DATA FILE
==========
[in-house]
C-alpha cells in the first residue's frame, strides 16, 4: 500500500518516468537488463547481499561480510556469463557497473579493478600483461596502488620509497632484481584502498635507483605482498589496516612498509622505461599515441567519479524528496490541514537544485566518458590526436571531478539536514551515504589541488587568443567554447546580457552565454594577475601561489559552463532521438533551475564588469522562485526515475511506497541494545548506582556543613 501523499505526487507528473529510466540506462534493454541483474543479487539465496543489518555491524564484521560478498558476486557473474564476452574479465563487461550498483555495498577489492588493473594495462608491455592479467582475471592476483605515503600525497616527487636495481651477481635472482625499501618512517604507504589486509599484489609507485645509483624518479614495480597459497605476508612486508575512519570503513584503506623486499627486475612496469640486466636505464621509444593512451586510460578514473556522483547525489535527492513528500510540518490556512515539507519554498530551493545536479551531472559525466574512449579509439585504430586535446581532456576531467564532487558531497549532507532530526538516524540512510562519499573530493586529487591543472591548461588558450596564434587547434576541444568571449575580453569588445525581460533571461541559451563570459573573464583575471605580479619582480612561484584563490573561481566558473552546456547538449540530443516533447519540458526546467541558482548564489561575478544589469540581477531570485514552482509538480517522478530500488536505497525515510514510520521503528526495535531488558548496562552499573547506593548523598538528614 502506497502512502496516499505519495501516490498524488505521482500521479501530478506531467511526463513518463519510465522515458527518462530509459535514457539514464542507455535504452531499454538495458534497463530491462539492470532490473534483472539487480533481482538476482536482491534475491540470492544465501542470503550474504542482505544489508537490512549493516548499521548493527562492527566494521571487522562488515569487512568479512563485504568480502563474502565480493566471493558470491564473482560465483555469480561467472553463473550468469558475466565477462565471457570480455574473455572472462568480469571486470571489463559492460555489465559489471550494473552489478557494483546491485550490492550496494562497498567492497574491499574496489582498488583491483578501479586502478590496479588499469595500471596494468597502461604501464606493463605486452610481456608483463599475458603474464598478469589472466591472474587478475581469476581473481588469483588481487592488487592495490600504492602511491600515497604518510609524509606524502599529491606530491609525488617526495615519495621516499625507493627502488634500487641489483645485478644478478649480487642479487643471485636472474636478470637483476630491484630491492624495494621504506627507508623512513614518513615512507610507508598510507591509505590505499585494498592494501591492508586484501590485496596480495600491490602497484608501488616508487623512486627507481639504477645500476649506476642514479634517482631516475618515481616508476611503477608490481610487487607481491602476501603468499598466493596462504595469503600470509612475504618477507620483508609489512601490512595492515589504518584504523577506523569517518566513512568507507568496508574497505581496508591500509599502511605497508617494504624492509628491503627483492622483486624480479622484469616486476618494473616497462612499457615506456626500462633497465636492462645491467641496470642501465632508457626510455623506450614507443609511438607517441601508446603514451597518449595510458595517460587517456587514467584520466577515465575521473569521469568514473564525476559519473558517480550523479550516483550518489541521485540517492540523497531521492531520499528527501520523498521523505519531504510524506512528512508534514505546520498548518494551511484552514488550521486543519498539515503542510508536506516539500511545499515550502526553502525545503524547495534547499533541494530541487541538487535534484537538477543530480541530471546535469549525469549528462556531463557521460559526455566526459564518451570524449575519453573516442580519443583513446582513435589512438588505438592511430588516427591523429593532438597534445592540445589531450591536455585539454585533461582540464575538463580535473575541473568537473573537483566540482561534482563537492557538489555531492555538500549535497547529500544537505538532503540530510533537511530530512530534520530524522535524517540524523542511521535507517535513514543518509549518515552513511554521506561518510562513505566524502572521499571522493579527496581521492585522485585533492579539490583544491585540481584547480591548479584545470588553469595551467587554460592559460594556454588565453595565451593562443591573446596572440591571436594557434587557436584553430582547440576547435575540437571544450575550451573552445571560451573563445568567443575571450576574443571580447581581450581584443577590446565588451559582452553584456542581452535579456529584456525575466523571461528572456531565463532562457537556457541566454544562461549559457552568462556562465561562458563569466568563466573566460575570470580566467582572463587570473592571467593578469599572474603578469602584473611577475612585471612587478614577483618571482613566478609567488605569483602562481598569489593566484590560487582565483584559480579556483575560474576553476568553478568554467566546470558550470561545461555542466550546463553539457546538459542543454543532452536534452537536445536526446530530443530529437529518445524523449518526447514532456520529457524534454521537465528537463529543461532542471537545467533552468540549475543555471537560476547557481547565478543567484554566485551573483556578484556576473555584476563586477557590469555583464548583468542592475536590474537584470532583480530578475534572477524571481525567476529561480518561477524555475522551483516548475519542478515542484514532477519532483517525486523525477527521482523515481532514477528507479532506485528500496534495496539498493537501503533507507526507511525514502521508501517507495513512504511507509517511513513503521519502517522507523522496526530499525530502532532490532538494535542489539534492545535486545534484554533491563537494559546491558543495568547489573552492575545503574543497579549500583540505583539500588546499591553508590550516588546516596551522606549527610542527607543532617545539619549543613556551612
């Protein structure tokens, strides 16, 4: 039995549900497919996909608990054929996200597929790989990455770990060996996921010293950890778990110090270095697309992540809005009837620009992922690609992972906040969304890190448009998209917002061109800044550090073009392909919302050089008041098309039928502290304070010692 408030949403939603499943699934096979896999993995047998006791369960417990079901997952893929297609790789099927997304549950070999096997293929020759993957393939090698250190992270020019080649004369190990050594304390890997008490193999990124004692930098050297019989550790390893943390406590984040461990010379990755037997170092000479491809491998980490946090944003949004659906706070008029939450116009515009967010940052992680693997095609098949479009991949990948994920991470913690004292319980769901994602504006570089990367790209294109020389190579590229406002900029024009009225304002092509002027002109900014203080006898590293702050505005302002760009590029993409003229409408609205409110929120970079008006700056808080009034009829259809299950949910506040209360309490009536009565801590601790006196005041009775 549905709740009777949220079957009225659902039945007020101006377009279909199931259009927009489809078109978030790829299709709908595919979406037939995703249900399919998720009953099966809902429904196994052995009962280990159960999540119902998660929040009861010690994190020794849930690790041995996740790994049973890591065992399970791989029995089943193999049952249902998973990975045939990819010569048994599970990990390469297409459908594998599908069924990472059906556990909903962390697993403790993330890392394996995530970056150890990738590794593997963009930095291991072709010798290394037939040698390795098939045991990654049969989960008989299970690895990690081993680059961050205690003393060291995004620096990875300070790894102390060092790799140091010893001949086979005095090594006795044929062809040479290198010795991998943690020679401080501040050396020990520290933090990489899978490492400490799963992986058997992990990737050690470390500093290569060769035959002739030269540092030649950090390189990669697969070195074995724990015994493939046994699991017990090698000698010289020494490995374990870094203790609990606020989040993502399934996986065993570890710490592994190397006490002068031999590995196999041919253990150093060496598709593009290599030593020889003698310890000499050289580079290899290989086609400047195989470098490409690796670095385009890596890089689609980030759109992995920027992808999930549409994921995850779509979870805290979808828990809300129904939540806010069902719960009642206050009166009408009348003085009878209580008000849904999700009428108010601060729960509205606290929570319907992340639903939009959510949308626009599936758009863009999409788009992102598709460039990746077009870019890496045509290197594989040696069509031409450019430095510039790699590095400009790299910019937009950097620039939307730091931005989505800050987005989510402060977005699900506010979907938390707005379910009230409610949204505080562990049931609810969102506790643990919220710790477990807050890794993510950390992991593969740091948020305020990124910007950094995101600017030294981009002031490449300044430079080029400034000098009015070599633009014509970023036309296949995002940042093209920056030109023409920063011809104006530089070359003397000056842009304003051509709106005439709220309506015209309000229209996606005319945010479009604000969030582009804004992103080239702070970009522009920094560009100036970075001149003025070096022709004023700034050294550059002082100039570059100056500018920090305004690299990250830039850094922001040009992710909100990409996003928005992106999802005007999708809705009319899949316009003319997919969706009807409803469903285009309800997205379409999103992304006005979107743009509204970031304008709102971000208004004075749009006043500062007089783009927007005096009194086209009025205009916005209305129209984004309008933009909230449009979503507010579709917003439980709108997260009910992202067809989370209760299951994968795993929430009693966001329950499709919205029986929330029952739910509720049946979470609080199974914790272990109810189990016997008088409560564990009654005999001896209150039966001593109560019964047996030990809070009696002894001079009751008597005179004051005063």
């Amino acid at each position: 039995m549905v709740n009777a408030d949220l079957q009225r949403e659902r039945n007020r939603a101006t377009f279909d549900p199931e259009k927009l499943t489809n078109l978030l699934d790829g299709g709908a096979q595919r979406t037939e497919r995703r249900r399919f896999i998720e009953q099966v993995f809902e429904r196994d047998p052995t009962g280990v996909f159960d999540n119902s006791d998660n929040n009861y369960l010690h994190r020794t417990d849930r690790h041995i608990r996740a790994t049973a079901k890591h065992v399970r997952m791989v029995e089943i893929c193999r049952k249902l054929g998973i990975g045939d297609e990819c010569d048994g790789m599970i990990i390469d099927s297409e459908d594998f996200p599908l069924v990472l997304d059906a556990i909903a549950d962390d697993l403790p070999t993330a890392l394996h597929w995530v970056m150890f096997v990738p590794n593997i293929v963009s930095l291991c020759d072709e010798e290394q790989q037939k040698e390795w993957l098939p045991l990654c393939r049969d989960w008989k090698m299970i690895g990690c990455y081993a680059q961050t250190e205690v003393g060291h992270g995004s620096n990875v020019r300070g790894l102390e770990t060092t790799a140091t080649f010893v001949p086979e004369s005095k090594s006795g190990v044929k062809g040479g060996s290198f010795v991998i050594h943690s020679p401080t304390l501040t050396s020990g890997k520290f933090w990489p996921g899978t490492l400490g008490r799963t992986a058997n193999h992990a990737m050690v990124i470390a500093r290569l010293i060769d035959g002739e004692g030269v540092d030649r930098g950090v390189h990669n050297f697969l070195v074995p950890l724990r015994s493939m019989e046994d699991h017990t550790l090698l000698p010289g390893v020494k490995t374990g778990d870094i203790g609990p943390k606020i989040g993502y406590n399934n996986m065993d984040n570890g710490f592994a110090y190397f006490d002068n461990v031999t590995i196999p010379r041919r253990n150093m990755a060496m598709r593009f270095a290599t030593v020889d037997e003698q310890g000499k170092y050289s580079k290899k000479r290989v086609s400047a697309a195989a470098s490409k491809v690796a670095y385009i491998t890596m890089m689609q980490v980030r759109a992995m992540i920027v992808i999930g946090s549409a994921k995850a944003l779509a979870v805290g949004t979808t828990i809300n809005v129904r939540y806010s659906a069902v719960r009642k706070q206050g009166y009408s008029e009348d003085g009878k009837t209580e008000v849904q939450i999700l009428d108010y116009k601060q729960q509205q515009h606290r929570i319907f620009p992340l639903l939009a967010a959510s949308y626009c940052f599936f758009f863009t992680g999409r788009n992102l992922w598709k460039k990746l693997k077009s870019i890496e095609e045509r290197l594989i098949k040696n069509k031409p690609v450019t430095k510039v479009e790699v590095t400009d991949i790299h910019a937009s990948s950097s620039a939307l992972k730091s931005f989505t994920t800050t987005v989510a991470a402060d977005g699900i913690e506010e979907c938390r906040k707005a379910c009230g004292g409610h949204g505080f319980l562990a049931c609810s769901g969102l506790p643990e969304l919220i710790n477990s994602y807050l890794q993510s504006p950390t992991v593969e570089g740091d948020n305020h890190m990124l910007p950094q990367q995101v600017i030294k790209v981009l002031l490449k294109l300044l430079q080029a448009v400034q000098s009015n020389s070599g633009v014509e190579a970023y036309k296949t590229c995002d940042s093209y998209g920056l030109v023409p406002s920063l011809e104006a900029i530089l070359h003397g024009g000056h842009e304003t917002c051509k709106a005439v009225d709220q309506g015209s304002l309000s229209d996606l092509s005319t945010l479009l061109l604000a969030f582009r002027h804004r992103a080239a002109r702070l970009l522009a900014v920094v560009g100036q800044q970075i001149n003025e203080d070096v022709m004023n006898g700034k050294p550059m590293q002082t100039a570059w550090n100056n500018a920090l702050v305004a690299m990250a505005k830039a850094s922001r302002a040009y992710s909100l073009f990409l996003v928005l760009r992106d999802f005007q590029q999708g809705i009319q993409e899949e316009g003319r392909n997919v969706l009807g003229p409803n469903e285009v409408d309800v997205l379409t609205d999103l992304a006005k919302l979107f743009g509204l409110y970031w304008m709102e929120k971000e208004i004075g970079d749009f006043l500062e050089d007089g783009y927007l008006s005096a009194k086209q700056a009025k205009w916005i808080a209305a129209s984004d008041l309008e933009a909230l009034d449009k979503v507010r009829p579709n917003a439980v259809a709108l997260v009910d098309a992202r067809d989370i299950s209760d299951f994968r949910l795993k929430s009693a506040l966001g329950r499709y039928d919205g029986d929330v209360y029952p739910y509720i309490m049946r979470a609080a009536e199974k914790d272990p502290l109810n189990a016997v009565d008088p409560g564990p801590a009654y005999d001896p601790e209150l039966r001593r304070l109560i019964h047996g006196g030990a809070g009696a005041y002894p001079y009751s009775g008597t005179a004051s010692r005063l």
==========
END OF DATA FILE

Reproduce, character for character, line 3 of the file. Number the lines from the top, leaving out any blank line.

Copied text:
């Protein structure tokens, strides 16, 4: 039995549900497919996909608990054929996200597929790989990455770990060996996921010293950890778990110090270095697309992540809005009837620009992922690609992972906040969304890190448009998209917002061109800044550090073009392909919302050089008041098309039928502290304070010692 408030949403939603499943699934096979896999993995047998006791369960417990079901997952893929297609790789099927997304549950070999096997293929020759993957393939090698250190992270020019080649004369190990050594304390890997008490193999990124004692930098050297019989550790390893943390406590984040461990010379990755037997170092000479491809491998980490946090944003949004659906706070008029939450116009515009967010940052992680693997095609098949479009991949990948994920991470913690004292319980769901994602504006570089990367790209294109020389190579590229406002900029024009009225304002092509002027002109900014203080006898590293702050505005302002760009590029993409003229409408609205409110929120970079008006700056808080009034009829259809299950949910506040209360309490009536009565801590601790006196005041009775 549905709740009777949220079957009225659902039945007020101006377009279909199931259009927009489809078109978030790829299709709908595919979406037939995703249900399919998720009953099966809902429904196994052995009962280990159960999540119902998660929040009861010690994190020794849930690790041995996740790994049973890591065992399970791989029995089943193999049952249902998973990975045939990819010569048994599970990990390469297409459908594998599908069924990472059906556990909903962390697993403790993330890392394996995530970056150890990738590794593997963009930095291991072709010798290394037939040698390795098939045991990654049969989960008989299970690895990690081993680059961050205690003393060291995004620096990875300070790894102390060092790799140091010893001949086979005095090594006795044929062809040479290198010795991998943690020679401080501040050396020990520290933090990489899978490492400490799963992986058997992990990737050690470390500093290569060769035959002739030269540092030649950090390189990669697969070195074995724990015994493939046994699991017990090698000698010289020494490995374990870094203790609990606020989040993502399934996986065993570890710490592994190397006490002068031999590995196999041919253990150093060496598709593009290599030593020889003698310890000499050289580079290899290989086609400047195989470098490409690796670095385009890596890089689609980030759109992995920027992808999930549409994921995850779509979870805290979808828990809300129904939540806010069902719960009642206050009166009408009348003085009878209580008000849904999700009428108010601060729960509205606290929570319907992340639903939009959510949308626009599936758009863009999409788009992102598709460039990746077009870019890496045509290197594989040696069509031409450019430095510039790699590095400009790299910019937009950097620039939307730091931005989505800050987005989510402060977005699900506010979907938390707005379910009230409610949204505080562990049931609810969102506790643990919220710790477990807050890794993510950390992991593969740091948020305020990124910007950094995101600017030294981009002031490449300044430079080029400034000098009015070599633009014509970023036309296949995002940042093209920056030109023409920063011809104006530089070359003397000056842009304003051509709106005439709220309506015209309000229209996606005319945010479009604000969030582009804004992103080239702070970009522009920094560009100036970075001149003025070096022709004023700034050294550059002082100039570059100056500018920090305004690299990250830039850094922001040009992710909100990409996003928005992106999802005007999708809705009319899949316009003319997919969706009807409803469903285009309800997205379409999103992304006005979107743009509204970031304008709102971000208004004075749009006043500062007089783009927007005096009194086209009025205009916005209305129209984004309008933009909230449009979503507010579709917003439980709108997260009910992202067809989370209760299951994968795993929430009693966001329950499709919205029986929330029952739910509720049946979470609080199974914790272990109810189990016997008088409560564990009654005999001896209150039966001593109560019964047996030990809070009696002894001079009751008597005179004051005063």